Originally published in The Clarion | July 25, 2012
This week I would like to take a general look at one of the more recent and possibly most noteworthy and successful cyber attacks ever to be revealed to the public. In the interest of doing my best to be as politically correct as possible so as not to offend anyone on either side of the aisle, let me say that the information contined herin has simply been derived from online reporting. I cannot confirm nor discount that any of the information included in this article as being entirely accurate, although the details that I will provide have been reported by multiple credible sources countless times over the last many months.
If you keep up with U.S. and worldwide news, odds are good you have heard the term ‘Stuxnet’. If not, Stuxnet is a computer virus or malware that within the last couple of years was planted in and attacked nuclear reactors in Iran. While very similar to many of the viruses and malware that infect personal computers daily, Stuxnet has some very unique characteristics about it, making it probably the most specifically targeted piece of software to-date. More recent news about Stuxnet has provided intensely detailed information about the malware, aiding many individuals, news organizations and even nations around the world to with almost entire certainity attribute the production and implementation of Stuxnet to a joint venture between the United States and Israel.
Stuxnet was designed to only infect computers running the Microsoft Windows operating system. This is very common in the world of viruses and malware, but additional components of Stuxnet set it apart from the rest. Only machines with additional specific software installed were infected – if Stuxnet reached a machine that did not include this additional software, it simply moved its way on to the next. Once installed onto the computer, Stuxnet reportedly began “phoning home”, providing specific information about specific targets within Iran’s nuclear facilities to those behind it. Stuxnet would also, once connected to another specific piece of equipment, embed itself in a way that was essentially transparent. Unlike most viruses or malware, Stuxnet was designed to either be entirely invisible or to appear as a legitimate process on the infected machine. Thanks to this, Stuxnet went months if not years before anyone in Iran was able to identify it.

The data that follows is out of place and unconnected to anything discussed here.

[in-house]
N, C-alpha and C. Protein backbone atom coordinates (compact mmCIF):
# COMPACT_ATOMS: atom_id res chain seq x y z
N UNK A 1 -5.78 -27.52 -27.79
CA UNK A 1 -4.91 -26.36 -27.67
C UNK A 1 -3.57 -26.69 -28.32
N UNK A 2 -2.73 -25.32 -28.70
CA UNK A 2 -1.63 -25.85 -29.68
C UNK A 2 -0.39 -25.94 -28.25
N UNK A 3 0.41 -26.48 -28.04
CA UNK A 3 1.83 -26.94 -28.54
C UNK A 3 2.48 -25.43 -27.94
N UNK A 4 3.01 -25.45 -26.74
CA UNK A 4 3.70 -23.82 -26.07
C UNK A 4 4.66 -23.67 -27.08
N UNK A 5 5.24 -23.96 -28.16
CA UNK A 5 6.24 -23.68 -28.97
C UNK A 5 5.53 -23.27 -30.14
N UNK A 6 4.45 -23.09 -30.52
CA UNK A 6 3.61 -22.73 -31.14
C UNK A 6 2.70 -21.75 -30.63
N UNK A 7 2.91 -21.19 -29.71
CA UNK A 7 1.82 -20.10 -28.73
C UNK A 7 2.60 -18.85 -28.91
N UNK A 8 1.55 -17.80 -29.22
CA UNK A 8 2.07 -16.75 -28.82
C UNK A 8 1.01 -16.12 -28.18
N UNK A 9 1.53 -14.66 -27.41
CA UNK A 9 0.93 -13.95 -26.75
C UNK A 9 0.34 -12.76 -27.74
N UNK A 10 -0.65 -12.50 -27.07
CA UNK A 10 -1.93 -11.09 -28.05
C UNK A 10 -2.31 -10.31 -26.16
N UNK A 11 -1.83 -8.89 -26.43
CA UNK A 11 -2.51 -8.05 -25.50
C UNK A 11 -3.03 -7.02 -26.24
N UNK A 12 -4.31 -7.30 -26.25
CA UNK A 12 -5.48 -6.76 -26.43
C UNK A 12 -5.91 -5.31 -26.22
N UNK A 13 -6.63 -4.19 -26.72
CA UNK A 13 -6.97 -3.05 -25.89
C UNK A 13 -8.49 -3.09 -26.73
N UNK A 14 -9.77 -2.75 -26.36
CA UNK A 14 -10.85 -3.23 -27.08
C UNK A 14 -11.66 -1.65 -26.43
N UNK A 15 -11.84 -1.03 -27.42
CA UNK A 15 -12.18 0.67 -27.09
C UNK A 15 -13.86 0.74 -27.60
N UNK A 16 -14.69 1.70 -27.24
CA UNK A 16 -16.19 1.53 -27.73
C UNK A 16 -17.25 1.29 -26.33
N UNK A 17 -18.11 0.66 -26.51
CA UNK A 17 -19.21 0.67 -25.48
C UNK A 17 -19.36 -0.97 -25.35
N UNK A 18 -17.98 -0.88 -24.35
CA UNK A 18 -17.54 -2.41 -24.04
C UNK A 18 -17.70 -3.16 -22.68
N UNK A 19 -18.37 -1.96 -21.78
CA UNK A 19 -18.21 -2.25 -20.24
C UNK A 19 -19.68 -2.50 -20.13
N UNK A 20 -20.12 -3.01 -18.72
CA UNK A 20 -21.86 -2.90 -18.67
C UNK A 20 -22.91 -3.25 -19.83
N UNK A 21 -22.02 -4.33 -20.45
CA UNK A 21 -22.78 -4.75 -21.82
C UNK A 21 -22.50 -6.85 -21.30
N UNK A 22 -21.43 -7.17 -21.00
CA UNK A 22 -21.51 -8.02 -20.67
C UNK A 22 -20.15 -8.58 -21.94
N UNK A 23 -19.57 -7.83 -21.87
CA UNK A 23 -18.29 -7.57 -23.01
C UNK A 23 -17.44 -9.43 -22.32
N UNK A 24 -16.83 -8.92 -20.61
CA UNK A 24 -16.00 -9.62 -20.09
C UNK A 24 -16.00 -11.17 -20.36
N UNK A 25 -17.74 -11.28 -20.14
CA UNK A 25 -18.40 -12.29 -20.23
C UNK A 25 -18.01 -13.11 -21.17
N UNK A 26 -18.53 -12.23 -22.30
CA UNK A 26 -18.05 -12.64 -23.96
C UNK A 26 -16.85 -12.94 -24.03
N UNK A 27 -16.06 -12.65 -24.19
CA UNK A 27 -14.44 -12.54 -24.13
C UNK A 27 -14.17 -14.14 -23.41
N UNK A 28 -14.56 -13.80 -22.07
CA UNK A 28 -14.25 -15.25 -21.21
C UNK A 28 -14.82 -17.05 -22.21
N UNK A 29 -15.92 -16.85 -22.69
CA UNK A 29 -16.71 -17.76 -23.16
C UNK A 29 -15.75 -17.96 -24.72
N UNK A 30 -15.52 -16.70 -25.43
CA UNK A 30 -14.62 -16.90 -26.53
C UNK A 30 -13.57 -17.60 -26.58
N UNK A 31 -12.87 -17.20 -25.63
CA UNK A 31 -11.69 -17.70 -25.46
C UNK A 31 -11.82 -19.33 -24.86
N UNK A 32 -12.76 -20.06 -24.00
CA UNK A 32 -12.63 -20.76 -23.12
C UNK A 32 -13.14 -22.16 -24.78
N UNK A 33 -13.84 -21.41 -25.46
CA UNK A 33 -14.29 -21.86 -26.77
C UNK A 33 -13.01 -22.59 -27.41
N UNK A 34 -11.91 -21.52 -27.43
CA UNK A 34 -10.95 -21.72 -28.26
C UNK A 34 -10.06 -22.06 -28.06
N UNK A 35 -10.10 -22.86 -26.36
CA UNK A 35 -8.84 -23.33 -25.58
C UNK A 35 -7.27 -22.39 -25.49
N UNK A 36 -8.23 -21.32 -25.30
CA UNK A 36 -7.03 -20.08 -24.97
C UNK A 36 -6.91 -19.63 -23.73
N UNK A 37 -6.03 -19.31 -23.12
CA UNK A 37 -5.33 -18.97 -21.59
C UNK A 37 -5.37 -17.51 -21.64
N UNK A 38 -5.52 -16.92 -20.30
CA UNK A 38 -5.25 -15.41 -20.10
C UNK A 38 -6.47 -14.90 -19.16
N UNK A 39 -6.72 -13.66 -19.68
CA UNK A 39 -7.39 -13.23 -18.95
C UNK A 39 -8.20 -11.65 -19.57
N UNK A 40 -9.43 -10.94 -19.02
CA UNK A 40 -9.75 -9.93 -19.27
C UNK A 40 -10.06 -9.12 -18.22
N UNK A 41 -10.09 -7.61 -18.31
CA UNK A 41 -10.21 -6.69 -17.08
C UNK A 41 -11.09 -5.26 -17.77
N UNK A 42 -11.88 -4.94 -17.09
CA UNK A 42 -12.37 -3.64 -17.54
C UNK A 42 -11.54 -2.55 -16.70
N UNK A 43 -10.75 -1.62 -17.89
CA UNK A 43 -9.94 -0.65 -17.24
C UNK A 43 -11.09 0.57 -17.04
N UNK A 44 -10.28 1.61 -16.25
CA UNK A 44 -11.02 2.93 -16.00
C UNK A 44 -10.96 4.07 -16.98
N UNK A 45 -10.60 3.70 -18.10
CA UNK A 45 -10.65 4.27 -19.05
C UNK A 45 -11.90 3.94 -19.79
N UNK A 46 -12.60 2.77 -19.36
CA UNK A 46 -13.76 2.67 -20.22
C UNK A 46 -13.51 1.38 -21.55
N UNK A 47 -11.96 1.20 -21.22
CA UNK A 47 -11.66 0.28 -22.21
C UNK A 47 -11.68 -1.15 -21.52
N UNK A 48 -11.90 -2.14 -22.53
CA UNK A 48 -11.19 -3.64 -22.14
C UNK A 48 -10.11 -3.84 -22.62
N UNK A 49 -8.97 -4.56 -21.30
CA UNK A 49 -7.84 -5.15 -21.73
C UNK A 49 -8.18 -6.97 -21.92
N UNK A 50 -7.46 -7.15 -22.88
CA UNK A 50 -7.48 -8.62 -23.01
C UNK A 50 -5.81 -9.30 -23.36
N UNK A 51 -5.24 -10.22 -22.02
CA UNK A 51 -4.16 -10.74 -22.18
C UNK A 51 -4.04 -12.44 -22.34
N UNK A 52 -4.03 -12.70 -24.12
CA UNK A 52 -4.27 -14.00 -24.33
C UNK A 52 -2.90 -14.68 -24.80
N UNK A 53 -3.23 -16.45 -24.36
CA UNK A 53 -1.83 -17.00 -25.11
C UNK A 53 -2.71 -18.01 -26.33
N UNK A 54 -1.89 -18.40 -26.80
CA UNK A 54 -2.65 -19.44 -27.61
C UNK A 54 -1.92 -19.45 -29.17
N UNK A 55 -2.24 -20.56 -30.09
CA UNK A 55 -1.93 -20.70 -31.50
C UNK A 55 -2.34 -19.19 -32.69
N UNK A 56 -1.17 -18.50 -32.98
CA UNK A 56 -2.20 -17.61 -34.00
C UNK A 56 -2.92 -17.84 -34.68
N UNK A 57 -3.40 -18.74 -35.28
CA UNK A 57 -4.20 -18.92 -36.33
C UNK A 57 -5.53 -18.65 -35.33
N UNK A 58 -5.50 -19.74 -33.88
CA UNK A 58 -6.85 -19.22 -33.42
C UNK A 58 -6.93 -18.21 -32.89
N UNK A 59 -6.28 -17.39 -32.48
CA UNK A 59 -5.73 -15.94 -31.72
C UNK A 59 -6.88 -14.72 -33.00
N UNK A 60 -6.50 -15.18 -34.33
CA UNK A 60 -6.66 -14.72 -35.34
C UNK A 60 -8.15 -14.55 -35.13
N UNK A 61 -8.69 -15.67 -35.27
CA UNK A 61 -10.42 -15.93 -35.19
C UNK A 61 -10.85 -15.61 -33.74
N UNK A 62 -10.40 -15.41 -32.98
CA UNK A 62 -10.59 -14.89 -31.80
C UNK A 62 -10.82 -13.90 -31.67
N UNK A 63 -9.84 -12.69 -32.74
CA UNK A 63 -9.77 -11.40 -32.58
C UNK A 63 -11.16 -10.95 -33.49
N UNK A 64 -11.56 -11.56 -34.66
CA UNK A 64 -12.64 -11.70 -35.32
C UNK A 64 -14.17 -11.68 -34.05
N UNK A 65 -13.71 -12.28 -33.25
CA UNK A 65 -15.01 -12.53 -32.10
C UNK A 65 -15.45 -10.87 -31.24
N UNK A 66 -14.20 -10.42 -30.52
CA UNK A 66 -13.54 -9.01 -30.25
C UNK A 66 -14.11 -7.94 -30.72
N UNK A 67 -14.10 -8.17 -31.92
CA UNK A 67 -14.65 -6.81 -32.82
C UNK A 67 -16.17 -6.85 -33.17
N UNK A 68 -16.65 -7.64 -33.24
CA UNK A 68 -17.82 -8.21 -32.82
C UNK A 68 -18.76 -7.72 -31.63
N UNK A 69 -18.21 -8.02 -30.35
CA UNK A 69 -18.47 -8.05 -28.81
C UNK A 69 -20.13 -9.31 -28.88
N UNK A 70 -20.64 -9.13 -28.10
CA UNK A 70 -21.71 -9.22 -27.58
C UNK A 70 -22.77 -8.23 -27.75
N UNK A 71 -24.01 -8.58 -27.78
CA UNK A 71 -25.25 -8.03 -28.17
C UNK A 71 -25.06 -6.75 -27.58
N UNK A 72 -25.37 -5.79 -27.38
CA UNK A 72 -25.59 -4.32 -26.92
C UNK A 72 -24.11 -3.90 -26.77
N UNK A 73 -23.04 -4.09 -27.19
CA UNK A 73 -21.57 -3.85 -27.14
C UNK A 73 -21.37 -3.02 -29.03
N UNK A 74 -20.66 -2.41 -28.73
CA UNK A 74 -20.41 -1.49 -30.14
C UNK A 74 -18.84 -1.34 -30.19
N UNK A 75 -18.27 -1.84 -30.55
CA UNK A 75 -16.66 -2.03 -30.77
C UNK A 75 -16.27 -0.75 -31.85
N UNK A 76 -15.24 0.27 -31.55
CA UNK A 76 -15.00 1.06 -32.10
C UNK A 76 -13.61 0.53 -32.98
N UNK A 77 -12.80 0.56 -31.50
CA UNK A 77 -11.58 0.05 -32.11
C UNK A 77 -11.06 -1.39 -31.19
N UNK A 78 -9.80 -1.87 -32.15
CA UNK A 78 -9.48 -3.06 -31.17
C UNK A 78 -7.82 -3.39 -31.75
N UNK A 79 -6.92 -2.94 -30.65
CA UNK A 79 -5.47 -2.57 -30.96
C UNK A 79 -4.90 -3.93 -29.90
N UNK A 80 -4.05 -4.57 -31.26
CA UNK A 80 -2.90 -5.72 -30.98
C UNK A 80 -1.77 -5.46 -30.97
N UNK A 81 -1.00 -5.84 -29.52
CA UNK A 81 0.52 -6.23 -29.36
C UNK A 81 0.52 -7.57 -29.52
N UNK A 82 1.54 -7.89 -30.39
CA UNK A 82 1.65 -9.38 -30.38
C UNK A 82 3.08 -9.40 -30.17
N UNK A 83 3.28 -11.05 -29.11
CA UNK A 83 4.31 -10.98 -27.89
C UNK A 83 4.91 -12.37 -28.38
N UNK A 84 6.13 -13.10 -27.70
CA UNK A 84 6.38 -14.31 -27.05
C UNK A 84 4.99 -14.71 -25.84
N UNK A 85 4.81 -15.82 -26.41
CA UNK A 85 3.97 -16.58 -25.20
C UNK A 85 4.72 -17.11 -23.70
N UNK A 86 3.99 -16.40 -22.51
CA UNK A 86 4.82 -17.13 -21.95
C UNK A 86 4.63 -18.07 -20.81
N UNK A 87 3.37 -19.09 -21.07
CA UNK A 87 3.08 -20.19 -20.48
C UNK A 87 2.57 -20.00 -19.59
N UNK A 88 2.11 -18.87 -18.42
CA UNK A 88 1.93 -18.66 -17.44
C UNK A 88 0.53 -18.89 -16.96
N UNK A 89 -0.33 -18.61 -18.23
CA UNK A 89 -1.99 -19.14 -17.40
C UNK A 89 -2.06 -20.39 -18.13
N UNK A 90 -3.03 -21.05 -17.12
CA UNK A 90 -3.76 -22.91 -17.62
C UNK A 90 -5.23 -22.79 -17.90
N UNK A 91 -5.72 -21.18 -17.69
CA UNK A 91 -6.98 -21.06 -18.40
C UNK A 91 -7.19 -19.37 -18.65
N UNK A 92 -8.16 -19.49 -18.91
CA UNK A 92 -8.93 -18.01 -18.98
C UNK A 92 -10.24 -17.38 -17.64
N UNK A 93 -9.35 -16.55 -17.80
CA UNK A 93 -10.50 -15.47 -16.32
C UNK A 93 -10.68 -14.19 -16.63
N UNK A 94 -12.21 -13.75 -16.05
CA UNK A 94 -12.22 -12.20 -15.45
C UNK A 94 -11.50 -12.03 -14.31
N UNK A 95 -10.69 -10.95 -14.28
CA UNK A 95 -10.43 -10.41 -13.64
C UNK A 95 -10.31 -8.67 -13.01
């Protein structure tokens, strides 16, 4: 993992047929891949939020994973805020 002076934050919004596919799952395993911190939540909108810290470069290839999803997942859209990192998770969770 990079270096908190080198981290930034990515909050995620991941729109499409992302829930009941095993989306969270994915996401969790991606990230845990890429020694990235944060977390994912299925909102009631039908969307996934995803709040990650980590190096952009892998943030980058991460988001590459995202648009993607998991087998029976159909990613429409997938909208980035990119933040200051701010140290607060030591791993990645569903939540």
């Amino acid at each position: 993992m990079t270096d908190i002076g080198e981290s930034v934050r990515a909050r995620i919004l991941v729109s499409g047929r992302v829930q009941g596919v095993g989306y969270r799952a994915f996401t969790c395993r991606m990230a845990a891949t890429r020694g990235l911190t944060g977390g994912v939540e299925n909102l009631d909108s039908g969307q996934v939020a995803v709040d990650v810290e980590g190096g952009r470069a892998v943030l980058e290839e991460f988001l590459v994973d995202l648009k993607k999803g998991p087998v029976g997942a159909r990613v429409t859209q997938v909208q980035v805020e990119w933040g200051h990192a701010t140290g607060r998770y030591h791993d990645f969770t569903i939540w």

Its functionality was pretty simple – the malware instructed the centrifuges at Iranian nuclear sites to randomly slow down to a crawl then rapidly speed up again, resulting in an eventual hardware failure within the reactor. I will leave you with one key component of Stuxnet – one that I feel each and every one of us can learn a lesson from. Unlike most computer viruses and malware that is spread across the Internet via eMail, websites and other sources, the delivery of Stuxnet was only via a simple USB drive. Think about it – specific human actions were required to introduce Stuxnet into Iran’s nuclear facilities. Many lessons can be learned from this one simple but extraordinary fact.